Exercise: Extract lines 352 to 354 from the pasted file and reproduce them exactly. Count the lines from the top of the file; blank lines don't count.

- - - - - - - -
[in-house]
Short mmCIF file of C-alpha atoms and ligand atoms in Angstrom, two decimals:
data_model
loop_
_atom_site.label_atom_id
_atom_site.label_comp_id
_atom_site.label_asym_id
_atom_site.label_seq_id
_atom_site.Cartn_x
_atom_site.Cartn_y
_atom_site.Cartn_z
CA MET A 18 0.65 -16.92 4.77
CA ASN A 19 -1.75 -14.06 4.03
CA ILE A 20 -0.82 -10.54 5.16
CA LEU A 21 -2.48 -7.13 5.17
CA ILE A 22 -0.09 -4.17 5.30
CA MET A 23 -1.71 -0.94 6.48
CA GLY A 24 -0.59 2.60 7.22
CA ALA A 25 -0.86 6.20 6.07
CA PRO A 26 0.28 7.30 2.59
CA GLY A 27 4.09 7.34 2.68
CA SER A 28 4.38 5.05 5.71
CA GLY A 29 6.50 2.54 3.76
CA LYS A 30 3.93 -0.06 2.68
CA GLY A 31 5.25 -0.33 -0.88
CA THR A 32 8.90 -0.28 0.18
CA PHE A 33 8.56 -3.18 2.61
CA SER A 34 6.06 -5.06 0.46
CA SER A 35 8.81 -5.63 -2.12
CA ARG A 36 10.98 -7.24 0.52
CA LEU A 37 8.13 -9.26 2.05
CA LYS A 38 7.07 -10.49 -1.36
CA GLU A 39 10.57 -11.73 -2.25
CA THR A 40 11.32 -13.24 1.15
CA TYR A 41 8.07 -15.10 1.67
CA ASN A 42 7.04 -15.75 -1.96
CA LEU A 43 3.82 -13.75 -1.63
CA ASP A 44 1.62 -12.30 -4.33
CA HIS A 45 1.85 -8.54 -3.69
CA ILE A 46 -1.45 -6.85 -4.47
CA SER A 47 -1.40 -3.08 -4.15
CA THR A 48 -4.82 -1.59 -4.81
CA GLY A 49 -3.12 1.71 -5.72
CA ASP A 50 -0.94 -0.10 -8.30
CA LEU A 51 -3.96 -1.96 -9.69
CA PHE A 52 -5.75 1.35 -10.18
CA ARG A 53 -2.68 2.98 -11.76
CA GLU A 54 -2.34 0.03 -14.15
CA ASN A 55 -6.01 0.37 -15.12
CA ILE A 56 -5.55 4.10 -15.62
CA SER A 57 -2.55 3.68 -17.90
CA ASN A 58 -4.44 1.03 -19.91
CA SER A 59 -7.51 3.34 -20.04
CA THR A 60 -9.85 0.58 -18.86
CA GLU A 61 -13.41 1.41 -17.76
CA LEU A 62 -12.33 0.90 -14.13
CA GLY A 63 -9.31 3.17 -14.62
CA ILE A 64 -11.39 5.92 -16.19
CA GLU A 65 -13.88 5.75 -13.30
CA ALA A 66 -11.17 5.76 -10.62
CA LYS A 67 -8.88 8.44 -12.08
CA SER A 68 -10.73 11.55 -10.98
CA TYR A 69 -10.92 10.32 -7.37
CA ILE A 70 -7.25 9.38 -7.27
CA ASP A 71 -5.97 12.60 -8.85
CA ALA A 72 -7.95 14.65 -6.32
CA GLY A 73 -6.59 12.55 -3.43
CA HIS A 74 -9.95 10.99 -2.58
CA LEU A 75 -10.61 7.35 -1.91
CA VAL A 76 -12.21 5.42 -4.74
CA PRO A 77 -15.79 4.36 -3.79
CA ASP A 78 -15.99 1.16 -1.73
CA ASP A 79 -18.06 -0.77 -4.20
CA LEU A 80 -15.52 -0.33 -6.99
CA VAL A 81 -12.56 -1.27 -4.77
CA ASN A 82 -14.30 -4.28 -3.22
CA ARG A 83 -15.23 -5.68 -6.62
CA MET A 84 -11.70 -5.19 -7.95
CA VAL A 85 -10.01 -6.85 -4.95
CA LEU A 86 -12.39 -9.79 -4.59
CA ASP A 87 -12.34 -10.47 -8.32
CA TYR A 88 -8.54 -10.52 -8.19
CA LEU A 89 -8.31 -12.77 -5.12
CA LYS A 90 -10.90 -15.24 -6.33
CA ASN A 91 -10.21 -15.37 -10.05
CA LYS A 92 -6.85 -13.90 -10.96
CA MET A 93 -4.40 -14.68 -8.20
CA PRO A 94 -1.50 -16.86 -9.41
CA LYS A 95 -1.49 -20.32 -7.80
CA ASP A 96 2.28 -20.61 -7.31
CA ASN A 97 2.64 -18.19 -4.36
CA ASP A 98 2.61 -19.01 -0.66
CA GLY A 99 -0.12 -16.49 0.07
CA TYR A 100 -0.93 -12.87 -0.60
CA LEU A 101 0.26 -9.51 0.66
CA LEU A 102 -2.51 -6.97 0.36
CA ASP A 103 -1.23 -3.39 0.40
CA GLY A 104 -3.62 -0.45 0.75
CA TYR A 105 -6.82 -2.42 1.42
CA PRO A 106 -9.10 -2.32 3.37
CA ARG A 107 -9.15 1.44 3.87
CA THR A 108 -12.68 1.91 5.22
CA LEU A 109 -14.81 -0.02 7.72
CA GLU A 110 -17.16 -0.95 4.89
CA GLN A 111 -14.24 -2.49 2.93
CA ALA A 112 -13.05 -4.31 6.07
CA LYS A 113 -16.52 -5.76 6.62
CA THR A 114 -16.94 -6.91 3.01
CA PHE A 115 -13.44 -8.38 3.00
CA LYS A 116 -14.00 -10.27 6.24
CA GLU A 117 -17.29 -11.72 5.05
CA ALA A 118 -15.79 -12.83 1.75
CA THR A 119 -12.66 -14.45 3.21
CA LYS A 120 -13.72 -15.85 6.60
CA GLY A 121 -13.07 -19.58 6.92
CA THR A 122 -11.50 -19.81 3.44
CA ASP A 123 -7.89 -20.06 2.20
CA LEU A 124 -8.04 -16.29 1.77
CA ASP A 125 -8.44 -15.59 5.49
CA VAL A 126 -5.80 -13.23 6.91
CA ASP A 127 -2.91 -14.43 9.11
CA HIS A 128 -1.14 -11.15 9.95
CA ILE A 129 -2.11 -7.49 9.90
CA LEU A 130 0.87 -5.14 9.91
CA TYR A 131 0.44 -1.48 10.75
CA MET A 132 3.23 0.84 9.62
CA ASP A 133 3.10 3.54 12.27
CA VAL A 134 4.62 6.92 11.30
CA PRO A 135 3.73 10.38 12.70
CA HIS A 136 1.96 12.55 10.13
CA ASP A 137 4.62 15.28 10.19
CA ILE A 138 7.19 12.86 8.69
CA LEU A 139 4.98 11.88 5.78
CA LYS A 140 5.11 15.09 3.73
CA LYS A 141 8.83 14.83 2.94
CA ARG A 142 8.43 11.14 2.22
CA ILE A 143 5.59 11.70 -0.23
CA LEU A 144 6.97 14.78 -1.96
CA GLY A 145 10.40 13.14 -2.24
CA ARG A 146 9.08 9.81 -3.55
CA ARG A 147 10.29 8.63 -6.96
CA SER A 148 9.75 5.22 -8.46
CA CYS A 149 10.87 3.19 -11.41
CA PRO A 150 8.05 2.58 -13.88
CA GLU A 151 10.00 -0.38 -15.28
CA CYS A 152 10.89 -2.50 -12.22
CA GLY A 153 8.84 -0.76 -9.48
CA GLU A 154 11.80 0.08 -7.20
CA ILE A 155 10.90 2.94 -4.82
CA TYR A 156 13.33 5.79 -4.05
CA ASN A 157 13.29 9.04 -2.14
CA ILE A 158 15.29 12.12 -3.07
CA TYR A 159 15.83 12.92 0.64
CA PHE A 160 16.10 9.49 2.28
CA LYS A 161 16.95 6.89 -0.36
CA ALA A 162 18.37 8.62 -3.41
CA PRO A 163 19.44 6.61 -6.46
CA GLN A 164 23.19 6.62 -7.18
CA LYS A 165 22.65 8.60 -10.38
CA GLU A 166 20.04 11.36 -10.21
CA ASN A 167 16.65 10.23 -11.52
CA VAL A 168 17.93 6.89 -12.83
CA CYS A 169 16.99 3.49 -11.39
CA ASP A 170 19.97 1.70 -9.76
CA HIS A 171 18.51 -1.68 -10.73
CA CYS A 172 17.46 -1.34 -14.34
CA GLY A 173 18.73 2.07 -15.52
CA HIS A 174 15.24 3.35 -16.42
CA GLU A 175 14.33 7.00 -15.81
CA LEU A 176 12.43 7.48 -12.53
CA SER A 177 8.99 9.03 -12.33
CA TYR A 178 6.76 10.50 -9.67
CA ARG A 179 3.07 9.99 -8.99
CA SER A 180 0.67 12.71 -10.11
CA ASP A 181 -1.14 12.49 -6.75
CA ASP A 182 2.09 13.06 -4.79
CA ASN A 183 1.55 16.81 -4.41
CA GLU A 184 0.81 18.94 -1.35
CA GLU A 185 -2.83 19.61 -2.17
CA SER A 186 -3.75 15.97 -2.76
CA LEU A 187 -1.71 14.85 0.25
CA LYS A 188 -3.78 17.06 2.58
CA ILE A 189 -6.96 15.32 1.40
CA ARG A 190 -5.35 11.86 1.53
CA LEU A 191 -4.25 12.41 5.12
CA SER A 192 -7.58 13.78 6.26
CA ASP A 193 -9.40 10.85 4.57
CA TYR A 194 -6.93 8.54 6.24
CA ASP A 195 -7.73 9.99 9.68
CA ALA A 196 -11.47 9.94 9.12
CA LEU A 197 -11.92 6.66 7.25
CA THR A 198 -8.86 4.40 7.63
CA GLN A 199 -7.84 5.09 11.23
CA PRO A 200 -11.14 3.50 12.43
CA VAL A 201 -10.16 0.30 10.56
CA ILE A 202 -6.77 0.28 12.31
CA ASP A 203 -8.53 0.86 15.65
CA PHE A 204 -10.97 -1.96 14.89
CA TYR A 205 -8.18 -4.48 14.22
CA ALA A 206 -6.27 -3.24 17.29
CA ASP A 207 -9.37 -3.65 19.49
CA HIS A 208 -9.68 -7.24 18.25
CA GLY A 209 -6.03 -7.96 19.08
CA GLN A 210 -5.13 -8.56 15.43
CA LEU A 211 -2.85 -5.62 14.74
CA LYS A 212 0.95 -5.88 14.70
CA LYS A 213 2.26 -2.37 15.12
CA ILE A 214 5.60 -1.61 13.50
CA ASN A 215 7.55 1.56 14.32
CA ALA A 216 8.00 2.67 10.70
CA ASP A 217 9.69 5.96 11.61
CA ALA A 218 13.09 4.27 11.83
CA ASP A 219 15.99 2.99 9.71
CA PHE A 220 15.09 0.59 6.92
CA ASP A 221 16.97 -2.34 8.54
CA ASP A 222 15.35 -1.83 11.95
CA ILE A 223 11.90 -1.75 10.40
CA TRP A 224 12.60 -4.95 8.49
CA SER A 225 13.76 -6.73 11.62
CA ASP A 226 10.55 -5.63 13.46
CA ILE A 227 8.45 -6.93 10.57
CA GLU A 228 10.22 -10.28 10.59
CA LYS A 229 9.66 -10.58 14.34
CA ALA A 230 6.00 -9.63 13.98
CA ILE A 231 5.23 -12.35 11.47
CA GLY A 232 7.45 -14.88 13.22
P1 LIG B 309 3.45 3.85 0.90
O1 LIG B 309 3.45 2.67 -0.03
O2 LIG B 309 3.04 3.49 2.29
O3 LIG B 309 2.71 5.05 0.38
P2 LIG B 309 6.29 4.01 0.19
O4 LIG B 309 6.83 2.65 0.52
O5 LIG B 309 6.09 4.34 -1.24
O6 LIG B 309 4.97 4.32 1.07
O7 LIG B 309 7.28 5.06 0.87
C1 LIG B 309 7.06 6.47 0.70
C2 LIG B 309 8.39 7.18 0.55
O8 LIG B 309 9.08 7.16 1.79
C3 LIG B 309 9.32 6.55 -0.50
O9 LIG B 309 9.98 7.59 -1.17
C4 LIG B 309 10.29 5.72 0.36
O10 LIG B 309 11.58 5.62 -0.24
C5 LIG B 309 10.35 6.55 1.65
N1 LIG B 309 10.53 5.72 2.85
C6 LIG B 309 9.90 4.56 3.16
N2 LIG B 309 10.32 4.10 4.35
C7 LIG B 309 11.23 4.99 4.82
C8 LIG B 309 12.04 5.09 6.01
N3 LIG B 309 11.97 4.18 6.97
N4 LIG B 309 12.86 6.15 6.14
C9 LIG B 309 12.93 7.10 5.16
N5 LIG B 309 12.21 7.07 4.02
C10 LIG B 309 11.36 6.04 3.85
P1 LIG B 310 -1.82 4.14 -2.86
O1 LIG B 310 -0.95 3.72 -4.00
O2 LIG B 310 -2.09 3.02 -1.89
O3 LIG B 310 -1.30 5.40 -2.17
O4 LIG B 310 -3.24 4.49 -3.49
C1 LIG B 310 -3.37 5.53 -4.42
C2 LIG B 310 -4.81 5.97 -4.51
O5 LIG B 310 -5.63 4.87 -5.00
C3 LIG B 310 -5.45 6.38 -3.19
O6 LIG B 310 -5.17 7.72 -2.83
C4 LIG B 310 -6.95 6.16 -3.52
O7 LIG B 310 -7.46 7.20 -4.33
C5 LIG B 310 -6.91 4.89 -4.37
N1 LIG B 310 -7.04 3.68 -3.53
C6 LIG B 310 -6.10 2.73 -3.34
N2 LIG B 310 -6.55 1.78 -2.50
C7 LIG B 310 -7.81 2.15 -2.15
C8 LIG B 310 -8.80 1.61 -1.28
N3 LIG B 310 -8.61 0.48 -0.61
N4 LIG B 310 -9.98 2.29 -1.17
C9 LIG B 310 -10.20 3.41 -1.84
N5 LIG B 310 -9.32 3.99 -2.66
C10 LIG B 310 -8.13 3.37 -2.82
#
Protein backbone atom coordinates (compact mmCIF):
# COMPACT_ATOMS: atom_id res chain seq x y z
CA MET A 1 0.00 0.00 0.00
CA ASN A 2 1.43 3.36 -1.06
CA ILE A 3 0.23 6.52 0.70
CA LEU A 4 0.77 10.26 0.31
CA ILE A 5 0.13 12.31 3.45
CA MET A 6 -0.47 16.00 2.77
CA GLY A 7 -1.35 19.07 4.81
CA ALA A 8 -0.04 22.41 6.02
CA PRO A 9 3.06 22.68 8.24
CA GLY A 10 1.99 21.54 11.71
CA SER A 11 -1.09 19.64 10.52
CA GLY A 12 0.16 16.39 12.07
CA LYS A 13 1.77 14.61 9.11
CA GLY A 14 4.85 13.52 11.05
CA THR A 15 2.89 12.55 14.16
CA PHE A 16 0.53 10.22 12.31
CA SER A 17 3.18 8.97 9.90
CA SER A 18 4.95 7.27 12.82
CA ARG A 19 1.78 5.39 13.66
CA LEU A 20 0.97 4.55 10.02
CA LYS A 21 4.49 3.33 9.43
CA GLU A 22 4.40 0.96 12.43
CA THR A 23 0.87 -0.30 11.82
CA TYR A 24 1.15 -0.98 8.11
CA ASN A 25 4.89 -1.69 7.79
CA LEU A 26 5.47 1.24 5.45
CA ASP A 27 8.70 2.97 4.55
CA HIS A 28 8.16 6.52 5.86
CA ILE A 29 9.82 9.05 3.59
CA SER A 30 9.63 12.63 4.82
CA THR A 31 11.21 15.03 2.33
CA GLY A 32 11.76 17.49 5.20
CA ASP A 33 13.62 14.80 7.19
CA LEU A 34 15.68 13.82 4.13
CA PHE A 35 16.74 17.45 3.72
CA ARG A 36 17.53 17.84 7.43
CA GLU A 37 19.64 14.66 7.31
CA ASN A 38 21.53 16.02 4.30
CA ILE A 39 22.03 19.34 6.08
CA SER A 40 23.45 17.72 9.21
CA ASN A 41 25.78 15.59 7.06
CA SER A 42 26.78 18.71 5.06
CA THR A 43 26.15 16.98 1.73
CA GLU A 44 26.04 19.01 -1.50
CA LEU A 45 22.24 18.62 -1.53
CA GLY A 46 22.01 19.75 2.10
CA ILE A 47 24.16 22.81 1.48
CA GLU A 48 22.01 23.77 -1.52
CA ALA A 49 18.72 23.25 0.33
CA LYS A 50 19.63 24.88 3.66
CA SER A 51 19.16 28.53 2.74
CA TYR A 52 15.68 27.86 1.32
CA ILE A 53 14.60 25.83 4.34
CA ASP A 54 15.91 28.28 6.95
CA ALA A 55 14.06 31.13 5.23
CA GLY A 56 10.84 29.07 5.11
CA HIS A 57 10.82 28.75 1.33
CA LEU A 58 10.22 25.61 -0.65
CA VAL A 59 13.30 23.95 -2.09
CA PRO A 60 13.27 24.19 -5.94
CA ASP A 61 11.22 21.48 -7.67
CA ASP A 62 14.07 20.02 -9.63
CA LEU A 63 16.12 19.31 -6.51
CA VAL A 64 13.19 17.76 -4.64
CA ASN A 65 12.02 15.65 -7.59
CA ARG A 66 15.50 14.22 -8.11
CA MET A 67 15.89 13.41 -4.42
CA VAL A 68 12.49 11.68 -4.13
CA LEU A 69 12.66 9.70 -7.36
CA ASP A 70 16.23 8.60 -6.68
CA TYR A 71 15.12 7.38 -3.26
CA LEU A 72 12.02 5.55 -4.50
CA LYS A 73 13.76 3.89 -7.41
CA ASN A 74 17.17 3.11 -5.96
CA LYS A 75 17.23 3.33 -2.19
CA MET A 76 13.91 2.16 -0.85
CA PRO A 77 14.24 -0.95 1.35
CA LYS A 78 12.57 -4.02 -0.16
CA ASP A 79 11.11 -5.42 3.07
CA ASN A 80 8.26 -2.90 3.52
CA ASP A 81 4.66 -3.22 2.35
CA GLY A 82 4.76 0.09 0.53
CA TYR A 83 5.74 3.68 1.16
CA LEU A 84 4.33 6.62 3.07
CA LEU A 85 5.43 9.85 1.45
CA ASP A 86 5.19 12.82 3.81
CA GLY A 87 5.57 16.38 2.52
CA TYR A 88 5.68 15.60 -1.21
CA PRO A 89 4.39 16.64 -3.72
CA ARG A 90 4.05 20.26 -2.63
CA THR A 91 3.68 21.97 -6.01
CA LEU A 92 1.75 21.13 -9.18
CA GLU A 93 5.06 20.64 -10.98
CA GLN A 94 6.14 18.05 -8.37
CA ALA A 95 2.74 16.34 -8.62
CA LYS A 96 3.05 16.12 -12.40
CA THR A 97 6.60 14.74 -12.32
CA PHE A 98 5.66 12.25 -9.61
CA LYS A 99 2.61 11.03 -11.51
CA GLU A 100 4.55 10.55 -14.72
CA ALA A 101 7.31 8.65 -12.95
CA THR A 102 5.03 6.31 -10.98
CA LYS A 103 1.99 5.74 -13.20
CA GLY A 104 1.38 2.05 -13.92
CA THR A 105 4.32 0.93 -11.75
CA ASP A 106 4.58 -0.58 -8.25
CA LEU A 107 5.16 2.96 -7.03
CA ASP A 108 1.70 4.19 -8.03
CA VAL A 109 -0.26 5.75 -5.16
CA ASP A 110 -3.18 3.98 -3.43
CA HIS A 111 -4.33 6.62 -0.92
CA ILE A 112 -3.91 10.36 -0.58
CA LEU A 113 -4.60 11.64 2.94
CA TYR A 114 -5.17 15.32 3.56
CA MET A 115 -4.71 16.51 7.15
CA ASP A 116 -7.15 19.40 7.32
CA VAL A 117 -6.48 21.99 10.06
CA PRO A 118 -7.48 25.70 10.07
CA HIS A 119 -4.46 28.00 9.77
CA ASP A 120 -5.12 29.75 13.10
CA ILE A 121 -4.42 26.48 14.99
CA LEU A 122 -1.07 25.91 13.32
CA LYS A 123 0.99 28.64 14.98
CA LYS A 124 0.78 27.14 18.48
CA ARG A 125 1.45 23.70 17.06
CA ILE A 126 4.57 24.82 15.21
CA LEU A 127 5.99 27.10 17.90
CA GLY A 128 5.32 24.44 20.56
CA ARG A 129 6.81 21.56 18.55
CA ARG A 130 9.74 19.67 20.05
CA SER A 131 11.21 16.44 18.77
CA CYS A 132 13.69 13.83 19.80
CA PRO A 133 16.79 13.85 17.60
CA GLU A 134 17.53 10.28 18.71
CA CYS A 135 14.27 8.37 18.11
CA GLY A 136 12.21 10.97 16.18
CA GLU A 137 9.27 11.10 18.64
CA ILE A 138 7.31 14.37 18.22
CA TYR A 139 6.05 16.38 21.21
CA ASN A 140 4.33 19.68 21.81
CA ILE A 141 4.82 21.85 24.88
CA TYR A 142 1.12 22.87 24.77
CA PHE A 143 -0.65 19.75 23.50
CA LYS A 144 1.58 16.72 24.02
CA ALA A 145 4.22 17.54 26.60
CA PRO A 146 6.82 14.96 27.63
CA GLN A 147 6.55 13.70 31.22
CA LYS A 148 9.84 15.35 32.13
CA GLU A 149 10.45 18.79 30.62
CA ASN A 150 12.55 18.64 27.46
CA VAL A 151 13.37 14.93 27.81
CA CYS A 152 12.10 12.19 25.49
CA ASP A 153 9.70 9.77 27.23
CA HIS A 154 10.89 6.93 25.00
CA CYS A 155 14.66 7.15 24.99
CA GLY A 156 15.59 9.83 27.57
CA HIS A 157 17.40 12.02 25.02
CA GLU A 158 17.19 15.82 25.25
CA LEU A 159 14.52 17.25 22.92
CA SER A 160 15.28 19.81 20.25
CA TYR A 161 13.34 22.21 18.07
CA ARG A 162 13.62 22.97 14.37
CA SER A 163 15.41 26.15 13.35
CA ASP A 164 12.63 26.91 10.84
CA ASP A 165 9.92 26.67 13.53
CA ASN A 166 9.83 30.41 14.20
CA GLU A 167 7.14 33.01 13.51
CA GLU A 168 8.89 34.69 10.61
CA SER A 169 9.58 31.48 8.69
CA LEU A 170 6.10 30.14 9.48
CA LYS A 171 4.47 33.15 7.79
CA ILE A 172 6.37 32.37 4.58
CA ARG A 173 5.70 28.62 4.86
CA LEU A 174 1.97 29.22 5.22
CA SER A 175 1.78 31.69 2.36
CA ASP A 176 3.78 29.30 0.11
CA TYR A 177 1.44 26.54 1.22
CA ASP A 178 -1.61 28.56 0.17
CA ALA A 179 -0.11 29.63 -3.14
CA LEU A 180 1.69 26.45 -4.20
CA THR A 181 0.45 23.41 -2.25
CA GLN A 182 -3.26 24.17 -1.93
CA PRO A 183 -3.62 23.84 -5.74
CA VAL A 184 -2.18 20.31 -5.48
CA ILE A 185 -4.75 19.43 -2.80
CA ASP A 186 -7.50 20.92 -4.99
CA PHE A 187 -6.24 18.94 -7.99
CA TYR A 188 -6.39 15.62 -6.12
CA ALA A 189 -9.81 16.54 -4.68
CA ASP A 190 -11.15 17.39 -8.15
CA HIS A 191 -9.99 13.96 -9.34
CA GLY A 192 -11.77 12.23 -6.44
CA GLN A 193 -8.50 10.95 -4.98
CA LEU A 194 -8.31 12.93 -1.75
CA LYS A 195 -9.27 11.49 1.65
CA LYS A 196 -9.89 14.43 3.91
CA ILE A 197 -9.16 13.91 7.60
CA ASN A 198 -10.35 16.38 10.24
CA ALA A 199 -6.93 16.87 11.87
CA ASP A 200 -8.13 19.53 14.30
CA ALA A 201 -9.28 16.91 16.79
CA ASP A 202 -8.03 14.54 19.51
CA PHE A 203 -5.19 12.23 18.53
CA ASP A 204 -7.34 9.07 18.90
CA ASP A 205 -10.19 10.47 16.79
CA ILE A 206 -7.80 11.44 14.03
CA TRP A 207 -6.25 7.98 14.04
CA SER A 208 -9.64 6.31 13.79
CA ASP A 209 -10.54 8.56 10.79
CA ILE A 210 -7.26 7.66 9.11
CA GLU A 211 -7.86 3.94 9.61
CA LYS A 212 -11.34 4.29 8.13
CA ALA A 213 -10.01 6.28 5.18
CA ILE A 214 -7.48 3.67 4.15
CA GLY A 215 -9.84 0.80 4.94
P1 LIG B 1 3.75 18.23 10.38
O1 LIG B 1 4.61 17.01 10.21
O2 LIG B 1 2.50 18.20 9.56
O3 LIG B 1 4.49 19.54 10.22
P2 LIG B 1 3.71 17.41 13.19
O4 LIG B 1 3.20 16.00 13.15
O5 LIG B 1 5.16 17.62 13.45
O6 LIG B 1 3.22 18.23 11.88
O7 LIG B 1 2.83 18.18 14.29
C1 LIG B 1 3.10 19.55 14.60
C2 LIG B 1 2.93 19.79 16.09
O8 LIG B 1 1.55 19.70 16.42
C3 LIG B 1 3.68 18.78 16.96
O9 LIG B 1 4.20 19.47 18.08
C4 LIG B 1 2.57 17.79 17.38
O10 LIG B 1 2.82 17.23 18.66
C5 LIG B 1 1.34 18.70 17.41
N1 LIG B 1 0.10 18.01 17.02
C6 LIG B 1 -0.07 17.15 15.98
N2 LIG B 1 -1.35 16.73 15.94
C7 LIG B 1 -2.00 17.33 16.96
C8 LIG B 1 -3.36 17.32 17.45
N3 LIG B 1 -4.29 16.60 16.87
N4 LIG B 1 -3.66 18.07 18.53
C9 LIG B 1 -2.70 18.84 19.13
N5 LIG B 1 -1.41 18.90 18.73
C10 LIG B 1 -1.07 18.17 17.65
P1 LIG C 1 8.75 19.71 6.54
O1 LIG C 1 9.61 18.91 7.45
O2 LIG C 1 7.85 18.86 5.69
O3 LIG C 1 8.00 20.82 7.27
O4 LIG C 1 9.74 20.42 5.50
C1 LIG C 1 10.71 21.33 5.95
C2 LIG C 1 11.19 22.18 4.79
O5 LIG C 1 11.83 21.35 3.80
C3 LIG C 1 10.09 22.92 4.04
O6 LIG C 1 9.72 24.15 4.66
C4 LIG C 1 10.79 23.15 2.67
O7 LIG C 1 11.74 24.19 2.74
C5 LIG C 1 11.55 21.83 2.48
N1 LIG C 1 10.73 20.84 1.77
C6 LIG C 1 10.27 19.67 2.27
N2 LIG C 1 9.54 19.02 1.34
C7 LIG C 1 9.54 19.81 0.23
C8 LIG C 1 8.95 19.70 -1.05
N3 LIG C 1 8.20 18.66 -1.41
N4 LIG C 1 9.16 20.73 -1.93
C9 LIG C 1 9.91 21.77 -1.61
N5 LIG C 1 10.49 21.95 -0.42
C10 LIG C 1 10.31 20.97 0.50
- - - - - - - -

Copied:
CA LYS A 73 13.76 3.89 -7.41
CA ASN A 74 17.17 3.11 -5.96
CA LYS A 75 17.23 3.33 -2.19